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Toronto’s future city builders: Jonah Letovsky

“It absolutely makes change more palatable when you bring in the local community”

They're the new generation of Toronto city builders. 

Meet the ambitious University of Toronto students and recent grads poised to become big players in shaping the city’s identity and contributing to its growth. 

This ongoing series from Romi Levine, who covers the city beat for U of T News, shares their stories.


Jonah Letovsky seems to know everyone in Mirvish Village. As we chatted on the steps outside of Markham House – real estate developer Westbank Corp’s community space – he paused every few minutes to say hello to someone new – from colleagues to an indie bookshop owner.

The University of Toronto grad’s affable nature complements his city building philosophy that is anchored in community engagement. 

“I think change absolutely should be more integrated,” says Letovsky, “and it absolutely makes change more palatable when you bring in the local community.

“You incorporate those voices for how they’d like to see it done and you hear the ways that people live and work in the neighbourhood.”

As a project coordinator with Westbank, working on initiatives such as the lofty Mirvish Village and Honest Ed’s development, Letovsky’s approach comes in handy.

To say the proposed Mirvish development is ambitious is an understatement. Bought in 2013, the 1.8 hectare site, which includes Honest Ed’s, is set to be transformed into towering residential buildings, retail space and a public market. This means the iconic discount depot is on the chopping block.

The project isn’t without criticism, with community members voicing concerns about the proposed density and the preservation of heritage buildings.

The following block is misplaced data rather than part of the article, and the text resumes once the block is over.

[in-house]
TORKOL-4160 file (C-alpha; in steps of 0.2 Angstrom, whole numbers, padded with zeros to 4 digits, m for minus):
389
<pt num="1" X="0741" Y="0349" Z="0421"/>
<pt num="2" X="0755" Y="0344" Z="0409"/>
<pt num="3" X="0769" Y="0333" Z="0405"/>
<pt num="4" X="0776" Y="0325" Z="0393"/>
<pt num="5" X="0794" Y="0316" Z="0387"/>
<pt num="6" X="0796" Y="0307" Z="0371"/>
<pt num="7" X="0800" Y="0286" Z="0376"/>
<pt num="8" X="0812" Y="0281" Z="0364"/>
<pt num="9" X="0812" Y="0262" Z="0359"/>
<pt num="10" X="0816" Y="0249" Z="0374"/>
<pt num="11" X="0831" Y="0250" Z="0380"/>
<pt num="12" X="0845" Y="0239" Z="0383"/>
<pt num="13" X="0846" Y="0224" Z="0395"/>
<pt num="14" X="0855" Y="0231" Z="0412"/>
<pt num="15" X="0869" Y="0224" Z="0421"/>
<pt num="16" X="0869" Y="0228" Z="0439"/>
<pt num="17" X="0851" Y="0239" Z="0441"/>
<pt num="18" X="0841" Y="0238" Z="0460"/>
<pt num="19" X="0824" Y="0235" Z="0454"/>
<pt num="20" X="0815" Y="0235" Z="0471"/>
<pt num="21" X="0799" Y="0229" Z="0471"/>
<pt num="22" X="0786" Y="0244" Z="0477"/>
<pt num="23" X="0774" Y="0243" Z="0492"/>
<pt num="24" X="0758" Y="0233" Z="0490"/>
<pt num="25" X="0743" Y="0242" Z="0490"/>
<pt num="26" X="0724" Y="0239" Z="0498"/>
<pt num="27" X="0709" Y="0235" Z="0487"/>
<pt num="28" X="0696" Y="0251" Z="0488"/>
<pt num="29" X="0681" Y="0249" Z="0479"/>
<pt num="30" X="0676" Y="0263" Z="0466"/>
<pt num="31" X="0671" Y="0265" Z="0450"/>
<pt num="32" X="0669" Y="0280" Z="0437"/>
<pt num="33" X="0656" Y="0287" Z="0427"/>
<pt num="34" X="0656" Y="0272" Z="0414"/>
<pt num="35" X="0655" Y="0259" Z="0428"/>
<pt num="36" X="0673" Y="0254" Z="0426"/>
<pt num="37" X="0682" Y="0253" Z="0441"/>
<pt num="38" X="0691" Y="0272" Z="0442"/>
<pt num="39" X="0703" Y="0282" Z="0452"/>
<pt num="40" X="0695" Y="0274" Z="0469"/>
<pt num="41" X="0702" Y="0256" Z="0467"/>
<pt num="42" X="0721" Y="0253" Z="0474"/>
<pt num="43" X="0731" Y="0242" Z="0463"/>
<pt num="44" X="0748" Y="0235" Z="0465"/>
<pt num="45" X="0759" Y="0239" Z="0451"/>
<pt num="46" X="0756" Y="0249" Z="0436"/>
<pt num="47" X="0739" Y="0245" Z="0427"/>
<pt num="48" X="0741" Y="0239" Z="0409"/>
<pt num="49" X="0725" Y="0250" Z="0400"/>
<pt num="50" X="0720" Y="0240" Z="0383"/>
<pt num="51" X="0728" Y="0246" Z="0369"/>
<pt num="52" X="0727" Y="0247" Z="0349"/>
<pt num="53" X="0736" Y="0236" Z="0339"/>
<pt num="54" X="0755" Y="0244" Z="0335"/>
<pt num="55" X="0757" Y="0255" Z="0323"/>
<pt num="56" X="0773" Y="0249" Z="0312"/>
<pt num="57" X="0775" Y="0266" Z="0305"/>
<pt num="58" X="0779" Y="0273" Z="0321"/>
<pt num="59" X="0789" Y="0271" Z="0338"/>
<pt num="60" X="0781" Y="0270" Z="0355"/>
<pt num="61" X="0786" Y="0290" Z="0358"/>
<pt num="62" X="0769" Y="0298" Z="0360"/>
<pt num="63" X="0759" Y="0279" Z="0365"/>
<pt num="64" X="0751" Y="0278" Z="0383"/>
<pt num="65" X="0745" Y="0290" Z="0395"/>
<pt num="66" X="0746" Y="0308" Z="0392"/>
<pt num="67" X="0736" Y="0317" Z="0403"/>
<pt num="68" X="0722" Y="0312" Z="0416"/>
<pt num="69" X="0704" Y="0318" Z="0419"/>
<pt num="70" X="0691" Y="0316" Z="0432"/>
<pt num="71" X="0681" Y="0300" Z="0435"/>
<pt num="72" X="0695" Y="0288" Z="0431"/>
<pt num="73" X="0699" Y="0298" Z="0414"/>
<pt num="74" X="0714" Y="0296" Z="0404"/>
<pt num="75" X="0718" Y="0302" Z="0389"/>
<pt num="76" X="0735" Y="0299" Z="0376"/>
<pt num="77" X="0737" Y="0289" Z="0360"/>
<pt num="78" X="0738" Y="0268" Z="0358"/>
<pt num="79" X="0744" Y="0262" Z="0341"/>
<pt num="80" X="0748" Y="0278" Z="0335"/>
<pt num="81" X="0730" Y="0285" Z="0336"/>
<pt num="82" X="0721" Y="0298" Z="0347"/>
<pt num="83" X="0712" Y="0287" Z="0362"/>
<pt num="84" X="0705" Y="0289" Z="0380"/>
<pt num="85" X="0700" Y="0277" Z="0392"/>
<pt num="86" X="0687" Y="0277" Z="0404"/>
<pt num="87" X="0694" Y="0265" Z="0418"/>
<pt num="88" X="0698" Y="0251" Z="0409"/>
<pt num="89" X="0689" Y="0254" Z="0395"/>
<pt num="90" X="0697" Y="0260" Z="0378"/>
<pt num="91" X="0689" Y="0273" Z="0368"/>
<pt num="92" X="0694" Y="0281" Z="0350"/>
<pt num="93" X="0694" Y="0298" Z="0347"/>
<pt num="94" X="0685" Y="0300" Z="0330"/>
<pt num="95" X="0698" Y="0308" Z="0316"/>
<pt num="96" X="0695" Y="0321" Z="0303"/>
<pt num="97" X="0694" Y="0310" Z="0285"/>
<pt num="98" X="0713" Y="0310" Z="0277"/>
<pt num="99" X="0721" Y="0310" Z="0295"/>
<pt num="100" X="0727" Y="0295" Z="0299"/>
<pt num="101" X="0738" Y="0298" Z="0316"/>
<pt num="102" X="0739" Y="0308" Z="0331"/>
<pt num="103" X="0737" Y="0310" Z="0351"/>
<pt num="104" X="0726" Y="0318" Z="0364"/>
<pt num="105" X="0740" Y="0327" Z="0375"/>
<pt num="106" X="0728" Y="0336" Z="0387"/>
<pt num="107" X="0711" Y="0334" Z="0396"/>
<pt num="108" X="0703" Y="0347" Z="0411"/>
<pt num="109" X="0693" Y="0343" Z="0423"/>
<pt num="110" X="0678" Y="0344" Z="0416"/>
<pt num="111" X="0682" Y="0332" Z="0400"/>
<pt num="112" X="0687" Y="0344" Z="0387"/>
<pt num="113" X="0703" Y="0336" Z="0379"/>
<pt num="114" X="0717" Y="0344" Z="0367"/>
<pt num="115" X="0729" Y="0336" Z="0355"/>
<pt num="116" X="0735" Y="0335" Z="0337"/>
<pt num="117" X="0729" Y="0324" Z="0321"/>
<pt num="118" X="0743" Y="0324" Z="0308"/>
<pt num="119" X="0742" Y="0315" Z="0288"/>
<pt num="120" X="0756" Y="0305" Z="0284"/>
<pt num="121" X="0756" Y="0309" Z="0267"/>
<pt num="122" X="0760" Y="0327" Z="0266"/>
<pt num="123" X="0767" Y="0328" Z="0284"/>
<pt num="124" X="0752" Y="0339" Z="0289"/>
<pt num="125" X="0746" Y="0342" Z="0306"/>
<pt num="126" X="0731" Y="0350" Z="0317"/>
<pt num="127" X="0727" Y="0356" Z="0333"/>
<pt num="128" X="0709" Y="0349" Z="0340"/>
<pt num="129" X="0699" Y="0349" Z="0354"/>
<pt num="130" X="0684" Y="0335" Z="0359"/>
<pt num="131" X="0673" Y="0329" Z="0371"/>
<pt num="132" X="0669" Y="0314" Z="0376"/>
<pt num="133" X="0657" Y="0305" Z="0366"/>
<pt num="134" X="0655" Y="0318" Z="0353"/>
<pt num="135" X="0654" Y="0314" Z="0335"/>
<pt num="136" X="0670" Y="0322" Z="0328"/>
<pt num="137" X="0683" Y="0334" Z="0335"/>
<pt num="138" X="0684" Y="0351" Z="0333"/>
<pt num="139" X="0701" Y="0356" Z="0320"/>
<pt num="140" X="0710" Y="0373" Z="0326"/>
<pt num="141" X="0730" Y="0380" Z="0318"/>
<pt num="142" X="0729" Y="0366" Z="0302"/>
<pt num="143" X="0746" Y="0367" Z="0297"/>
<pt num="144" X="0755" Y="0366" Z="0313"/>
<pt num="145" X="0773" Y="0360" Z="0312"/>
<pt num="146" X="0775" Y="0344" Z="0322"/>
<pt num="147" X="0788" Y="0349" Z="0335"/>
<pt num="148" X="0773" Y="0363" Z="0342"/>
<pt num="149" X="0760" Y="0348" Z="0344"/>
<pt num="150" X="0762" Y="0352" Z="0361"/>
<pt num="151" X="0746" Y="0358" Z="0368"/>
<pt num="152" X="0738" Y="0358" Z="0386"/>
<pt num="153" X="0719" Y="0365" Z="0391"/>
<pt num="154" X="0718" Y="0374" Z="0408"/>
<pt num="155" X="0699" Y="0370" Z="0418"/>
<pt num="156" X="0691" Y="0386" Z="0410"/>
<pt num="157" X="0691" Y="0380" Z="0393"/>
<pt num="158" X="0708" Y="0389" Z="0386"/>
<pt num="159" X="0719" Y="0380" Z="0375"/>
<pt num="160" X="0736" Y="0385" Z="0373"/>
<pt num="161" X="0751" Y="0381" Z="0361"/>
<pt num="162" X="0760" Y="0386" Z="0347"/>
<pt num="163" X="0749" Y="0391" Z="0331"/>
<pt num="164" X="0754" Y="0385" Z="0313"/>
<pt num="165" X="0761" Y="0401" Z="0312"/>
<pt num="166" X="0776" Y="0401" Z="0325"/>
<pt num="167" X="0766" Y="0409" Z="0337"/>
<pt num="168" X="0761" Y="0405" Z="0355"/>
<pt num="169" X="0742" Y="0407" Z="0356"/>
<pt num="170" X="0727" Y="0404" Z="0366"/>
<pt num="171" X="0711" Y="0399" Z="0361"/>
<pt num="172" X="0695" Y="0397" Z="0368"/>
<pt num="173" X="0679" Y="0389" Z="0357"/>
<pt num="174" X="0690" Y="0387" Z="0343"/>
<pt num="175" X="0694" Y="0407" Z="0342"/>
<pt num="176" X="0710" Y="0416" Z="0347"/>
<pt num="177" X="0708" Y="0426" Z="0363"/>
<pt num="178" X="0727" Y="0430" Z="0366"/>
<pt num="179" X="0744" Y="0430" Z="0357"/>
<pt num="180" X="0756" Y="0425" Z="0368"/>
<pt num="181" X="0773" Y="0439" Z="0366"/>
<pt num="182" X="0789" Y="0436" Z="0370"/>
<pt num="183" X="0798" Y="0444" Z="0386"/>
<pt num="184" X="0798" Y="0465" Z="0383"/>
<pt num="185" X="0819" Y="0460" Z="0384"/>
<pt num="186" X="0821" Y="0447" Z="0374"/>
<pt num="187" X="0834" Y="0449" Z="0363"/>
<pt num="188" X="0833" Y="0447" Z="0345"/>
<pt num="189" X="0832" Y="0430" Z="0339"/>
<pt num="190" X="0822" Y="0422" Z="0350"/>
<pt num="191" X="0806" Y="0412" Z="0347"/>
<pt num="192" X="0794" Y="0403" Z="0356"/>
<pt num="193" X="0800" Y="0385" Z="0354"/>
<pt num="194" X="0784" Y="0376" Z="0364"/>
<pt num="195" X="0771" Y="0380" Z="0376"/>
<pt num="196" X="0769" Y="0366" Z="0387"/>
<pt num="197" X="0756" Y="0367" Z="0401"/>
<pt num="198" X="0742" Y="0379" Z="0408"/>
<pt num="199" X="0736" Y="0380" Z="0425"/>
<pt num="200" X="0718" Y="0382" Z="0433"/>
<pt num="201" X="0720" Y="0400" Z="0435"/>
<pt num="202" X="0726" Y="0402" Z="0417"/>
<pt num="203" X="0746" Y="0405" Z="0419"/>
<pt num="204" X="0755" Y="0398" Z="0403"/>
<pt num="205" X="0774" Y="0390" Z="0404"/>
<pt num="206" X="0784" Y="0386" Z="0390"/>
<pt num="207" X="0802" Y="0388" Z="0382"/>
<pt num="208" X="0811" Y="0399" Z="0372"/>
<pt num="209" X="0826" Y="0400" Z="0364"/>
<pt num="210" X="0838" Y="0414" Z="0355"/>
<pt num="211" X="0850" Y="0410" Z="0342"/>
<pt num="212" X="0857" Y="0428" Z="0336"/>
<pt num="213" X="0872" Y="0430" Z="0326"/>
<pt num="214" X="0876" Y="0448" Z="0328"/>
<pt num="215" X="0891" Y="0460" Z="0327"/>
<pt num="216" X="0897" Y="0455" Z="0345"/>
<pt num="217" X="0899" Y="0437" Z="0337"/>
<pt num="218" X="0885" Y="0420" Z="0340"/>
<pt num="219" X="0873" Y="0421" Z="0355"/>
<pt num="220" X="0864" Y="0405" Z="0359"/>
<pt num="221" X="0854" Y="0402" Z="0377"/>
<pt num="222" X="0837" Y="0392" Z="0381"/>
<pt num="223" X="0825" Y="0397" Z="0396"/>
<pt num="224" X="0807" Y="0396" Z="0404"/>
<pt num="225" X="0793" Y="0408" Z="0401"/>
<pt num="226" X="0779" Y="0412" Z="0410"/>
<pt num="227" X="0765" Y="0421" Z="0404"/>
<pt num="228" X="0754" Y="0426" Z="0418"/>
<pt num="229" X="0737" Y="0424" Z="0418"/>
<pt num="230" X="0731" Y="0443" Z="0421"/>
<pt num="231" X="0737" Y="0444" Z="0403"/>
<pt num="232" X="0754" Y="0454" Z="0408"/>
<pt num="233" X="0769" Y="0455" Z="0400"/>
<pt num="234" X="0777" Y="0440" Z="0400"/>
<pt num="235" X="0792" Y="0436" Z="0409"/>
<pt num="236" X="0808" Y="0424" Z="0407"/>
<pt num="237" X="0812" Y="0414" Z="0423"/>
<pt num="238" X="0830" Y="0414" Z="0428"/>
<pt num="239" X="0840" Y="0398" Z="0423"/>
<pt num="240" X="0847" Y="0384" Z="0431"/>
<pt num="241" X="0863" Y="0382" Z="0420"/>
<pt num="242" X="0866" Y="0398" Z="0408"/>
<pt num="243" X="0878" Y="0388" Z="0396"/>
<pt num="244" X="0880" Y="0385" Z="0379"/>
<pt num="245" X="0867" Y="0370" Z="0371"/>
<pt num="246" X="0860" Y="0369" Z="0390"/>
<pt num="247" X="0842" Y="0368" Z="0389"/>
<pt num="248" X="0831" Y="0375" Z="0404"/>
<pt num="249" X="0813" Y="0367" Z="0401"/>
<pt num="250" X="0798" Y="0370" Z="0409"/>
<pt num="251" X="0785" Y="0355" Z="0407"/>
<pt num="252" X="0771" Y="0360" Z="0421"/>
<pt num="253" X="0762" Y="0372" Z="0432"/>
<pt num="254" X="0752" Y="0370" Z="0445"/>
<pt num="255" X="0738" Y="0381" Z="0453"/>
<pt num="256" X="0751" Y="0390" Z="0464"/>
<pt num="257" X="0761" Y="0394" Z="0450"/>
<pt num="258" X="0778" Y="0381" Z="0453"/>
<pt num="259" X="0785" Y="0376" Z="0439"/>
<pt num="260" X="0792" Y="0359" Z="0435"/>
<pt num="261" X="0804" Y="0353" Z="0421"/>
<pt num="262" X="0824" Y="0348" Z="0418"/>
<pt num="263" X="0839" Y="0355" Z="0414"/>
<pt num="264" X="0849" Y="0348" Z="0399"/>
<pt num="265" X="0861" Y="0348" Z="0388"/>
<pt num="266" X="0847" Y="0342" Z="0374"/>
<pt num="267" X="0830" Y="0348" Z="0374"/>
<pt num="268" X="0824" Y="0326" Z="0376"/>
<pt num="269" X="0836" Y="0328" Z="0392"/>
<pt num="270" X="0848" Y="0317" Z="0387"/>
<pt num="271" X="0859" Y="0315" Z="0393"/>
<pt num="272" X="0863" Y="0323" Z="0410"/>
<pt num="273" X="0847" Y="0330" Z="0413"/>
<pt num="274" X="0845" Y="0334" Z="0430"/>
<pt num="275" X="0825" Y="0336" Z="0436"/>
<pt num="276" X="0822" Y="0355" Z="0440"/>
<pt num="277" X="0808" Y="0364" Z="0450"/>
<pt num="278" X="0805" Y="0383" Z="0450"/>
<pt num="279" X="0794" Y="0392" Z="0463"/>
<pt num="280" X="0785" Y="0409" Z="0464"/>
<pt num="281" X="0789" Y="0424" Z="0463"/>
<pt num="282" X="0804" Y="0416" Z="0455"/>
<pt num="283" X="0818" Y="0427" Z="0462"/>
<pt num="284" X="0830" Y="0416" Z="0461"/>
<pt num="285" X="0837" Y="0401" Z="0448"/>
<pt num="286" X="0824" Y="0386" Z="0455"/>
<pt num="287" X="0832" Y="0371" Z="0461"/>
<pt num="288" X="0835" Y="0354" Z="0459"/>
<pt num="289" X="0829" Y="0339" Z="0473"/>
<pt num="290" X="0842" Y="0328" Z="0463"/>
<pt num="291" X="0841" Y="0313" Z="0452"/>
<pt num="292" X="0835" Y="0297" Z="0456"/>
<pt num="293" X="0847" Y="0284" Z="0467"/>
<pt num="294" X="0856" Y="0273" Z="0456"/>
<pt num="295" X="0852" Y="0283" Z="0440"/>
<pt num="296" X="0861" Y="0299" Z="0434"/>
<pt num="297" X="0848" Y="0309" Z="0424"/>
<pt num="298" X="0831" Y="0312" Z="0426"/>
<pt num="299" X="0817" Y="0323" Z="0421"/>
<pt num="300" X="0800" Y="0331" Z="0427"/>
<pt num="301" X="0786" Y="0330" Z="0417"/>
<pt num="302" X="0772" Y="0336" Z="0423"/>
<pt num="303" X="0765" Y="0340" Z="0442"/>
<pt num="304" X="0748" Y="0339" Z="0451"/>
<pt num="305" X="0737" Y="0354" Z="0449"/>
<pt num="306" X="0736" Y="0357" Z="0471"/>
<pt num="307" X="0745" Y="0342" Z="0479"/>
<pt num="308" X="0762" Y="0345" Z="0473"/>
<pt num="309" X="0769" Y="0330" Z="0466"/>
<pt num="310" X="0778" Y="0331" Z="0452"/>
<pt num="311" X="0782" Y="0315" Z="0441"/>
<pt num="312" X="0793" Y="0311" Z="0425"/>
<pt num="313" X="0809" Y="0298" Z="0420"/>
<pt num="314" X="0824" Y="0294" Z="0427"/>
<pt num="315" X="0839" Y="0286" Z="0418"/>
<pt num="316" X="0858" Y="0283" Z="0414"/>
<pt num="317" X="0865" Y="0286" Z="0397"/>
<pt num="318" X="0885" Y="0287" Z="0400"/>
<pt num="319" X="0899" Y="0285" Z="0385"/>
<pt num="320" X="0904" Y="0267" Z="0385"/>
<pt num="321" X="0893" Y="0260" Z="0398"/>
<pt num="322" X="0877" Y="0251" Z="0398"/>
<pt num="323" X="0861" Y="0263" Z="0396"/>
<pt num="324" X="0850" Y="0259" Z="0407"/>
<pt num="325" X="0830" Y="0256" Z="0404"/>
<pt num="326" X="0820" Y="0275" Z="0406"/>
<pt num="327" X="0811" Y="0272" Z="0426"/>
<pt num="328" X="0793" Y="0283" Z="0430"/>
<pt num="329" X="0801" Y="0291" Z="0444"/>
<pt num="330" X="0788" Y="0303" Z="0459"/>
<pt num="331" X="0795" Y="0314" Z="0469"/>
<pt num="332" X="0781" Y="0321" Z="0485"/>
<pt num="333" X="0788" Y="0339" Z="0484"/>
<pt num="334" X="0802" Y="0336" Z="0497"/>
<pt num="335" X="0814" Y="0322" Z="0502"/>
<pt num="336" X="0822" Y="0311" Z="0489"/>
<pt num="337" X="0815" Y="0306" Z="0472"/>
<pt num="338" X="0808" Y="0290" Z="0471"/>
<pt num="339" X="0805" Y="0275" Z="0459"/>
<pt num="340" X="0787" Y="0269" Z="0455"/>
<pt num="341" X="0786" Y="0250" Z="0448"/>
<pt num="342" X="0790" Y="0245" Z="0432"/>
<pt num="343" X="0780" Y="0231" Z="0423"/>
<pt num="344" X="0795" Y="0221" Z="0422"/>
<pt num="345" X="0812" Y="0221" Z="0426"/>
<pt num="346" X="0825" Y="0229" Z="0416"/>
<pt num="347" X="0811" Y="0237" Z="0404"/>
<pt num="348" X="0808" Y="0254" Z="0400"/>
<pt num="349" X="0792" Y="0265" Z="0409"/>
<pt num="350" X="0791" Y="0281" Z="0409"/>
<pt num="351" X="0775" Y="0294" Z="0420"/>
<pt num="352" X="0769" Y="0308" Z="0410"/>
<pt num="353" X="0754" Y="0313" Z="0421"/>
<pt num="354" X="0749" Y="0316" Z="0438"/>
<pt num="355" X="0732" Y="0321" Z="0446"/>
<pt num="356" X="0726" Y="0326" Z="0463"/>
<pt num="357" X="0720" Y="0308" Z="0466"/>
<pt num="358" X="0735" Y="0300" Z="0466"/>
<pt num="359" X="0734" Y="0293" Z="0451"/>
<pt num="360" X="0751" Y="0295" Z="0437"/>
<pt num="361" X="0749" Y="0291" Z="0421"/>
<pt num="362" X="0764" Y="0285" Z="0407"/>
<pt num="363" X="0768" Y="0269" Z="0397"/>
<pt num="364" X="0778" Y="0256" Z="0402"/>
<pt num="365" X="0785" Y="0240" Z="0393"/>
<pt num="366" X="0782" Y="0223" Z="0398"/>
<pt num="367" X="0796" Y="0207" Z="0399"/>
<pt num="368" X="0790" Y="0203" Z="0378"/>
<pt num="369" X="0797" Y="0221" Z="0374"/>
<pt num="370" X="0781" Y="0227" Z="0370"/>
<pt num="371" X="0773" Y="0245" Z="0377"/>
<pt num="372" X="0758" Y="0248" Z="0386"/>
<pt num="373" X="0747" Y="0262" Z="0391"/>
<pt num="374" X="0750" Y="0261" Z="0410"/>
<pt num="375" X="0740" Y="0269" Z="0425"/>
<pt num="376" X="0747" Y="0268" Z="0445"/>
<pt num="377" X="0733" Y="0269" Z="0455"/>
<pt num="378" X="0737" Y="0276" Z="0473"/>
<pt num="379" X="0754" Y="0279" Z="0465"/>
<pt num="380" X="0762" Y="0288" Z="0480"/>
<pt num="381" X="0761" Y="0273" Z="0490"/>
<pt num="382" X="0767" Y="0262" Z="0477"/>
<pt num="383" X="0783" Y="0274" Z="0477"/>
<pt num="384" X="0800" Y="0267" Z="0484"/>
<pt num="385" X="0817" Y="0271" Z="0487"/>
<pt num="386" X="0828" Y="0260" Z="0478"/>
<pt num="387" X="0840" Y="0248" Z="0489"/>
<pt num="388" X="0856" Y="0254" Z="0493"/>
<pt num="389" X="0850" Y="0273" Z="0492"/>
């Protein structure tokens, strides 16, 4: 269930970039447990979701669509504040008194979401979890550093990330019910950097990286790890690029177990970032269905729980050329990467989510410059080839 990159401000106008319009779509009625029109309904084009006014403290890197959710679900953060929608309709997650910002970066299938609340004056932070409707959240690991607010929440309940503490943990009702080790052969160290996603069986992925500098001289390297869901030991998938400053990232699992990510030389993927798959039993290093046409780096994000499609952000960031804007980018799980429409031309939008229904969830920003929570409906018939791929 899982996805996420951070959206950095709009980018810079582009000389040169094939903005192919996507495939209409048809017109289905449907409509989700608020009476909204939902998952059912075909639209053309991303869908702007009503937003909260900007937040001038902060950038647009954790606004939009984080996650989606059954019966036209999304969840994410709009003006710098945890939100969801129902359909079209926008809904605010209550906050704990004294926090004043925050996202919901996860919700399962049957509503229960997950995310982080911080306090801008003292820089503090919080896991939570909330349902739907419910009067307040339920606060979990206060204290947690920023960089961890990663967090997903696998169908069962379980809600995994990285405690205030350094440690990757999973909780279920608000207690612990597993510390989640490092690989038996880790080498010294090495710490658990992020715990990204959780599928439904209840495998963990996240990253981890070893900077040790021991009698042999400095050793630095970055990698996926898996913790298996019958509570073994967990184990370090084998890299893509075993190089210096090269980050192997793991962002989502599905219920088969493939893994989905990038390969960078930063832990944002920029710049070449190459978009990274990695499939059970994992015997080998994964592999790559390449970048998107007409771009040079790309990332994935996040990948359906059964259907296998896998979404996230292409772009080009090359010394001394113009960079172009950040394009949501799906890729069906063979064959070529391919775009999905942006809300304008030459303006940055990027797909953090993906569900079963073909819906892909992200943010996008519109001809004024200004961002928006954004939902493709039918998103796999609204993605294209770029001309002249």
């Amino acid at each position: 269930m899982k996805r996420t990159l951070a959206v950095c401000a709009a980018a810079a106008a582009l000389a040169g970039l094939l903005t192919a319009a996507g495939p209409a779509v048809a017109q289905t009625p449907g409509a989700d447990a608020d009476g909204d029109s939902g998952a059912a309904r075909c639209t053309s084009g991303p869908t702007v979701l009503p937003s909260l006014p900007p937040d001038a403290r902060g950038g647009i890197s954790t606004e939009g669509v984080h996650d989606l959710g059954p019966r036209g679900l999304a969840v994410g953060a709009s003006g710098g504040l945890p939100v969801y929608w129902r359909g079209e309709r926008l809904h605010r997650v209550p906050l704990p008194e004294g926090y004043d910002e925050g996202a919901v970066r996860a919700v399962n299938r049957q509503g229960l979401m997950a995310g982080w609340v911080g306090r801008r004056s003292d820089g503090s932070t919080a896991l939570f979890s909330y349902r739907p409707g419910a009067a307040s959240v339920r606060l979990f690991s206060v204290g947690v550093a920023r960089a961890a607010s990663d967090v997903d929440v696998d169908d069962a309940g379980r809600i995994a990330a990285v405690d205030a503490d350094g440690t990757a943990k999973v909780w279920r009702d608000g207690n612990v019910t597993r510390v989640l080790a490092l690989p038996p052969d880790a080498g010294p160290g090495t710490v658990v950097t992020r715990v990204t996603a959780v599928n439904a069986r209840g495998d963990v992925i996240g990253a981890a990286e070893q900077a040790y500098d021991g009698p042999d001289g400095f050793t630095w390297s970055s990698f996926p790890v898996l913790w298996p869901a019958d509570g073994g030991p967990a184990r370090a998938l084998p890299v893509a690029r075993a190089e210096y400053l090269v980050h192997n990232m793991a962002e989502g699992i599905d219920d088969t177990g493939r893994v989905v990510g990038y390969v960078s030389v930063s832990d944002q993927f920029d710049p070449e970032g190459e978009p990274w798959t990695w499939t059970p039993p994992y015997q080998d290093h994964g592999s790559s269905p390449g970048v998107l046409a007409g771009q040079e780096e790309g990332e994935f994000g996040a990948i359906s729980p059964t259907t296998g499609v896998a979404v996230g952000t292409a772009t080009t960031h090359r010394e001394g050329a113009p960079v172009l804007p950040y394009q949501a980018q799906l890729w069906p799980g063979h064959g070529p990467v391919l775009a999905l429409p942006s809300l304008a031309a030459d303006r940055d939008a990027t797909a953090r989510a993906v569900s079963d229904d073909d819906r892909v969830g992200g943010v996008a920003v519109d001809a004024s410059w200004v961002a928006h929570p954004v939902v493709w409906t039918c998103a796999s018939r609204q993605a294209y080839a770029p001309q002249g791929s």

Letovsky says it comes with the territory.

“With Honest Ed’s, people realize that the building itself is a building from the 80s, it’s not a building designed to last forever. But there’s ways you can really interpret the heritage and feeling of Honest Ed’s in the new site,” he says.

What was so special about Honest Ed’s was the role it played in catering to new immigrants, who couldn’t afford to shop at big department stores, says Letovsky.

“In my eyes the idea of a public market and micro retail that offers that diversity of retail opportunities and that leg-up for small entrepreneurs is an amazing way to reinterpret this – it’s a whole lot better than a plaque,” he says.

With regard to complaints about the development plan’s density, “there’s always a trade-off,” Letovsky says.

Multi-storey towers are the only way to fund the retail and community space, he says.

“I don’t really care so much about the heightened density as long as we’re achieving these social goals. Part of that is diverse housing, part of that is a diverse commercial environment, part of that is affordable housing,” says Letovsky.

Despite the criticism, he says, there’s been overwhelming support from the community around Mirvish Village.

Letovsky graduated from U of T in 2015 – majoring in political science with a double minor in urban studies and environmental studies. While in his undergrad, he accrued an impressive list of accomplishments from a stint as a researcher for the United Nations environment programme (UNEP) in Paris to an internship at the Martin Prosperity Institute.

Letovsky says interning at the institute was a great leg-up in the industry.

“That was an incredible opportunity to learn the academic side of what I’m doing now – which is revitalizing urban neighbourhoods, urban economic development… I think that was entirely critical to where I am right now,” he says.

Shauna Brail, associate professor, teaching stream and director of the urban studies program, says there are various ways for future city builders to make a name for themselves and to catch the attention of industry leaders.

“This might mean cultivating an urban-focused social media presence, participating in networking events or volunteering with civic organizations,” says Brail, urban affairs adviser to U of T's president, Meric Gertler.  “It helps of course if students have a sense of where their passions lie: social justice or real estate, transit planning or community development.”

In his current position, Letovsky has to juggle many different responsibilities, from property management to marketing and public relations - but the range of duties doesn’t seem to intimidate him.

“I think that’s an expansion of what urban studies is – in particular what the urban studies program is – because it’s not urban planning, it’s not urban economics, it’s not urban politics, it’s all of those things combined,” he says. “It’s really interdisciplinary and that’s why I loved it and I wanted to continue that. So I feel really lucky that I’m in a position where I do all of those things every day.”